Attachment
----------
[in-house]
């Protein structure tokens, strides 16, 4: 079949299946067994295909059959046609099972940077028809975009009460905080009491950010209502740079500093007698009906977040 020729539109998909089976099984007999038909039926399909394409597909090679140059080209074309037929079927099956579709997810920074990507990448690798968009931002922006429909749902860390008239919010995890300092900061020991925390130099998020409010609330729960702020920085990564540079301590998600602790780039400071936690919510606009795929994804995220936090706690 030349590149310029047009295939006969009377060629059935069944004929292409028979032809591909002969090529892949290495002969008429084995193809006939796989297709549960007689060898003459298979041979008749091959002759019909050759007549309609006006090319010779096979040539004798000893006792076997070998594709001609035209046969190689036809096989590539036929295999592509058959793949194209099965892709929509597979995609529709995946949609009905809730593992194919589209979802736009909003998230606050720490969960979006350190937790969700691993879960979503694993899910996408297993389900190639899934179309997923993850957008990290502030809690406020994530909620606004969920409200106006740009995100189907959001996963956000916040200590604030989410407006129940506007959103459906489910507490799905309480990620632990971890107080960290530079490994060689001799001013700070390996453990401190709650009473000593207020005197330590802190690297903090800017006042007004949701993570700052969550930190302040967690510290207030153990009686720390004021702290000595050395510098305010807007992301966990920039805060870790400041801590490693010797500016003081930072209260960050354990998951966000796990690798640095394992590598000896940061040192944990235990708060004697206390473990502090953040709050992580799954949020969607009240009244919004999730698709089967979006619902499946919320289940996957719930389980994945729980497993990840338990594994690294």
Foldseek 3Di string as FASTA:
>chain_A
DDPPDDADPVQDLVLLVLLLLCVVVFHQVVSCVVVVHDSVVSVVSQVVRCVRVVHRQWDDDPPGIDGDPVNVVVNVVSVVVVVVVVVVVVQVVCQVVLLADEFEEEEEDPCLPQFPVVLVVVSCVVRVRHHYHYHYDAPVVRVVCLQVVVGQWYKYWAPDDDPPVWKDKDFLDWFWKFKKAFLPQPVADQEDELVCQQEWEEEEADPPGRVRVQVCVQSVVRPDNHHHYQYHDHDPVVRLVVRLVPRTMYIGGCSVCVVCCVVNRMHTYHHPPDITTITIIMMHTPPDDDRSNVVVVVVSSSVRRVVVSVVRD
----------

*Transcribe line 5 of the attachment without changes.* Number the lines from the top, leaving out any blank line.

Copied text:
DDPPDDADPVQDLVLLVLLLLCVVVFHQVVSCVVVVHDSVVSVVSQVVRCVRVVHRQWDDDPPGIDGDPVNVVVNVVSVVVVVVVVVVVVQVVCQVVLLADEFEEEEEDPCLPQFPVVLVVVSCVVRVRHHYHYHYDAPVVRVVCLQVVVGQWYKYWAPDDDPPVWKDKDFLDWFWKFKKAFLPQPVADQEDELVCQQEWEEEEADPPGRVRVQVCVQSVVRPDNHHHYQYHDHDPVVRLVVRLVPRTMYIGGCSVCVVCCVVNRMHTYHHPPDITTITIIMMHTPPDDDRSNVVVVVVSSSVRRVVVSVVRD